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Hothorn L.A.,Leibniz University of Hanover | Hothorn L.A.,Scripps Research Institute | Djira G.D.,SDSU
Pharmaceutical Statistics | Year: 2011

Under certain conditions, many multiple contrast tests based on the difference of treatment means can also be conveniently expressed in terms of ratios. In this paper, a Williams test for trend is defined as ratios-to-control for ease of interpretation and to obtain directly comparable confidence intervals. Simultaneous confidence intervals for percentages are particularly helpful for interpretations in the case of multiple endpoints. Methods for constructing simultaneous confidence intervals are discussed under both homogeneous and heterogeneous error variances. This approach is available in the R extension package mratios. The proposed method is used to test for trend in an immunotoxicity study with several endpoints as an example. © 2010 John Wiley & Sons, Ltd. Source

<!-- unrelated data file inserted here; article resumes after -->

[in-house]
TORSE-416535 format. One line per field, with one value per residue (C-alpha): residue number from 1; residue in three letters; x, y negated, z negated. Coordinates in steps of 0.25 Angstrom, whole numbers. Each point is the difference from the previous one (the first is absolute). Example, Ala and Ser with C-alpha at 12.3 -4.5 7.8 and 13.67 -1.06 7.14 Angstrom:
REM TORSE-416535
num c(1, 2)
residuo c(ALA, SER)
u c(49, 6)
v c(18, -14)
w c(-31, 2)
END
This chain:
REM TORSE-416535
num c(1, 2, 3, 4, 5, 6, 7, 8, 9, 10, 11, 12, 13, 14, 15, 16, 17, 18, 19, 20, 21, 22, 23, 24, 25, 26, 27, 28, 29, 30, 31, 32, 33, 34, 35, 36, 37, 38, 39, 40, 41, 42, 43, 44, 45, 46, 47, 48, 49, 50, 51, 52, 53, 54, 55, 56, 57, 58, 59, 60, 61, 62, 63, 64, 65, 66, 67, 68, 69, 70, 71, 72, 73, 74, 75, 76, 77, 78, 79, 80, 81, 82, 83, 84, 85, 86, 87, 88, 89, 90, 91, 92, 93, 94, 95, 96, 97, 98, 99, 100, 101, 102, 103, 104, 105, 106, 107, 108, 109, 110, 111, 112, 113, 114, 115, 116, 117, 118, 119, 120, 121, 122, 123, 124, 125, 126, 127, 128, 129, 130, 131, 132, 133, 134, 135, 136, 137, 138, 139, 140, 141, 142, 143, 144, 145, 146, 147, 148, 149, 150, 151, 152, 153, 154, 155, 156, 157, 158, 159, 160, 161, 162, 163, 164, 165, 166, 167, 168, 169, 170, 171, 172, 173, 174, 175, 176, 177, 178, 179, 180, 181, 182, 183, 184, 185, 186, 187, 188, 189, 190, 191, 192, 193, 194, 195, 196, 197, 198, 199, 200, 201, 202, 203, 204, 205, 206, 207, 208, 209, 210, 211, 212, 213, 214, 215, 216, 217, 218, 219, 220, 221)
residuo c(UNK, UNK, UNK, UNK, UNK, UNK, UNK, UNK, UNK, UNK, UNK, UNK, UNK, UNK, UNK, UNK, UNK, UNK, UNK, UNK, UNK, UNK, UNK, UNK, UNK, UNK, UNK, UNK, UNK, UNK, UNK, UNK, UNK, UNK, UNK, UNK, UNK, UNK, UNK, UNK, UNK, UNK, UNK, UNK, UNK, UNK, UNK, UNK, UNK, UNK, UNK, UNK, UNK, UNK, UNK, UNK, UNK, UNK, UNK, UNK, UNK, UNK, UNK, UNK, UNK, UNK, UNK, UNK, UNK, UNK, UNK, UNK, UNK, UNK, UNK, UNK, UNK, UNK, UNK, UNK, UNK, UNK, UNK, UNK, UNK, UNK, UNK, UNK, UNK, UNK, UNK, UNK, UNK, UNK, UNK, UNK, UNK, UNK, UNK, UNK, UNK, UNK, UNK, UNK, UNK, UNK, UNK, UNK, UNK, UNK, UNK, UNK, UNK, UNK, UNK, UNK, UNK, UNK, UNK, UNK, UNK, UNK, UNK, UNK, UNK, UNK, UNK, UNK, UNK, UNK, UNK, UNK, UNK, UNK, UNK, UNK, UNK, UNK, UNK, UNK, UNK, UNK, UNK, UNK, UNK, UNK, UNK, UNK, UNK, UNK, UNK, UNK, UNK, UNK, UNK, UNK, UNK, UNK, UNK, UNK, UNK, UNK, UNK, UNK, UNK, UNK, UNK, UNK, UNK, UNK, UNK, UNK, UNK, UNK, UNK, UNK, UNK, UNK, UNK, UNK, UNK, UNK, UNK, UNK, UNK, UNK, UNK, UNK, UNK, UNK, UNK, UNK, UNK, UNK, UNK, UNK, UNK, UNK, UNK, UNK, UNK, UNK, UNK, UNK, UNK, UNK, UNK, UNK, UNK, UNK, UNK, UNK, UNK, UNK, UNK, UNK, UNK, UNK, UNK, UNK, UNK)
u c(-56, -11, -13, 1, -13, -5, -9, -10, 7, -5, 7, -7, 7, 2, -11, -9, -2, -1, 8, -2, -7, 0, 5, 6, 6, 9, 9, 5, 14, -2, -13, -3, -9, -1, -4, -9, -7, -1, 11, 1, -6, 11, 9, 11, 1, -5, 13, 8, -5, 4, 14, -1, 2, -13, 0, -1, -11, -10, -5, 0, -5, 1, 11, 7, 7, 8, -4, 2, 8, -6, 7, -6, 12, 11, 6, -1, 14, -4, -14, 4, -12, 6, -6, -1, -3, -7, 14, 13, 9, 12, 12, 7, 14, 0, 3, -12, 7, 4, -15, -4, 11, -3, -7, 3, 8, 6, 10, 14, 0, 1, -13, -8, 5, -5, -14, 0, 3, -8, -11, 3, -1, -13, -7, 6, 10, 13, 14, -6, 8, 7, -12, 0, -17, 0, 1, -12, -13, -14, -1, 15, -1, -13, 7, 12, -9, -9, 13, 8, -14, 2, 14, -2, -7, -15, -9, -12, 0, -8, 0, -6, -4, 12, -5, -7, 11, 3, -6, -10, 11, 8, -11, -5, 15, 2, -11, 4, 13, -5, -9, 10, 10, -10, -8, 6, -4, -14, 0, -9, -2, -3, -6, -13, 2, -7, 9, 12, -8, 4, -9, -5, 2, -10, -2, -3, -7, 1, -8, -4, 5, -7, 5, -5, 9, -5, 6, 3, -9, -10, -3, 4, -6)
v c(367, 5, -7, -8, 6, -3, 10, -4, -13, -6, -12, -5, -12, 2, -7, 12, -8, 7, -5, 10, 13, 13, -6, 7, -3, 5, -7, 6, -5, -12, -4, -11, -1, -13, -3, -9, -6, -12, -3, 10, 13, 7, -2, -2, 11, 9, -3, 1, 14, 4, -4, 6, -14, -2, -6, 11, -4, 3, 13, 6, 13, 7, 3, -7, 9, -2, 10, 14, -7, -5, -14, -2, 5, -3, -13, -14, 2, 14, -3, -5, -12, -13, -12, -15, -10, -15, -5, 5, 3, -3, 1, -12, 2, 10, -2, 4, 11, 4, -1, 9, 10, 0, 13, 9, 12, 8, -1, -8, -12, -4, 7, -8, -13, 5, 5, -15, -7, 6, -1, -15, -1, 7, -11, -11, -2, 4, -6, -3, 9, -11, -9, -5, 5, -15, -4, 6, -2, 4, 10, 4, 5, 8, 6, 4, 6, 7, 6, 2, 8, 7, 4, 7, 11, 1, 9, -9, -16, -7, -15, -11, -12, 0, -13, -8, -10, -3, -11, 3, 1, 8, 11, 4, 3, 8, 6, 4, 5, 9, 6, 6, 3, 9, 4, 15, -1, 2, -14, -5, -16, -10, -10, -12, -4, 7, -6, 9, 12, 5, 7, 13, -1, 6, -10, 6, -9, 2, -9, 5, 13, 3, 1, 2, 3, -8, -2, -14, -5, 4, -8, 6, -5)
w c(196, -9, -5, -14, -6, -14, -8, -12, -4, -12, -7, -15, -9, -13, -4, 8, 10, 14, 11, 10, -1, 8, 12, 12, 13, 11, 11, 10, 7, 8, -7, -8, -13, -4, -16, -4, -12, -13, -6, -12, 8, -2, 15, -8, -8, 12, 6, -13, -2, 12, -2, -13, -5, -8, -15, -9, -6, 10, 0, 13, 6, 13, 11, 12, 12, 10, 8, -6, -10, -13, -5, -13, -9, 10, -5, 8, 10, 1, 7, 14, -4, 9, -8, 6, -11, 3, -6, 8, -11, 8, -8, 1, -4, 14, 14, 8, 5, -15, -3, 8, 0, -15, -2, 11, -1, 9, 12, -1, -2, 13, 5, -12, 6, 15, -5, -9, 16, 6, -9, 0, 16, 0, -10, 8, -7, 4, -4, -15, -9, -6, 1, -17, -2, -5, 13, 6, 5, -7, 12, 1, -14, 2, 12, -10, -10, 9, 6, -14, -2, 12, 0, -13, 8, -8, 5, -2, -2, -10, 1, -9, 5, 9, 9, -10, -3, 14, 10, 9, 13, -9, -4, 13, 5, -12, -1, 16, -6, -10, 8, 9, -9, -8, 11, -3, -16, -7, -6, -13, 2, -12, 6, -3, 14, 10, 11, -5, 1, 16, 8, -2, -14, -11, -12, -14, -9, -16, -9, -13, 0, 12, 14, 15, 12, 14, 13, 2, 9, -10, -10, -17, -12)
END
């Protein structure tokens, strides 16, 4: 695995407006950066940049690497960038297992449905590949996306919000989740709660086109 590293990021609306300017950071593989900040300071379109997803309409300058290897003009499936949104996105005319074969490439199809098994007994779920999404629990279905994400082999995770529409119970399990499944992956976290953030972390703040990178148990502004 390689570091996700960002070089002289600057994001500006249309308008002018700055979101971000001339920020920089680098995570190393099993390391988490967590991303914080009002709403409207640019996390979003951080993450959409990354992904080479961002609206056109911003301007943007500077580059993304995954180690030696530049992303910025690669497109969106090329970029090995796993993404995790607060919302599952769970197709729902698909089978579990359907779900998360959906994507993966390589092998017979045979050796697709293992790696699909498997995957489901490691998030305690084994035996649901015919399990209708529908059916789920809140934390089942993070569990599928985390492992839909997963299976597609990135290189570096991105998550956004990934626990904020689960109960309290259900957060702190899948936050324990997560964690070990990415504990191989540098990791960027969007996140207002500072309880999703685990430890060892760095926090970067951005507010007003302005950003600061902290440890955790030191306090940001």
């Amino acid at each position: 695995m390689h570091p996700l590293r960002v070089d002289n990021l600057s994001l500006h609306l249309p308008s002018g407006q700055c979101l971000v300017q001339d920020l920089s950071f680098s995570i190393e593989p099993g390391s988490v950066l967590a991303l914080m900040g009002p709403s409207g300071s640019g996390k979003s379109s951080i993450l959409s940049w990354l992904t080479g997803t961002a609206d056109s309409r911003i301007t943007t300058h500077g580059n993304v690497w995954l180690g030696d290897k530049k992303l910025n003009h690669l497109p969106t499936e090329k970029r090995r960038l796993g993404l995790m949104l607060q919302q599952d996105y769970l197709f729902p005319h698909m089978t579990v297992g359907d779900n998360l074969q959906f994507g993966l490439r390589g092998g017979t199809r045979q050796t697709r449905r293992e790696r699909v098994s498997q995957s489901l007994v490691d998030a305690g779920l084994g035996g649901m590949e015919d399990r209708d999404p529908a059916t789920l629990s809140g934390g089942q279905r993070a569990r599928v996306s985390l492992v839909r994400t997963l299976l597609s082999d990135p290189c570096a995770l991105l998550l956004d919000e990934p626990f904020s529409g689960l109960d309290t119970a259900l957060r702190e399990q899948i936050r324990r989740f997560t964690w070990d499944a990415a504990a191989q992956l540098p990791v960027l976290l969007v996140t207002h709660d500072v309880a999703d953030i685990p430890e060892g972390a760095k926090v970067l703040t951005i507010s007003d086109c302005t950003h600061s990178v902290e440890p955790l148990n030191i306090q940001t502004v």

Wood C.,SDSU | Rosentrater K.A.,Iowa State University | Muthukumarappan K.,South Dakota State University
Industrial Crops and Products | Year: 2014

The need for new value-added applications for ethanol coproducts grows as the U.S. ethanol industry continues to expand. Distillers dried grains with solubles (DDGS), corn gluten meal (CGM), and corn gluten feed (CGF) are the primary coproducts of ethanol manufacturing and are mainly utilized as animal feed. This study examined the use of pyrolysis to extract value from these grains. Characterization of the resulting bio-oil and bio-char included mass density, thermal conductivity, thermal diffusivity, apparent viscosity, kinematic viscosity, and energy content. The bio-oils produced from these ethanol coproducts require some changes to be used commercially. The tar present in the crude bio-oils caused them to have densities greater than one, and caused the oil viscosity to be shear thinning. The pH of these bio-oils is less acidic and thus more favorable than other bio-oils which could be due to the differences in the feedstock composition. © 2014 Elsevier B.V. Source

News Article
Site: http://phys.org/biology-news/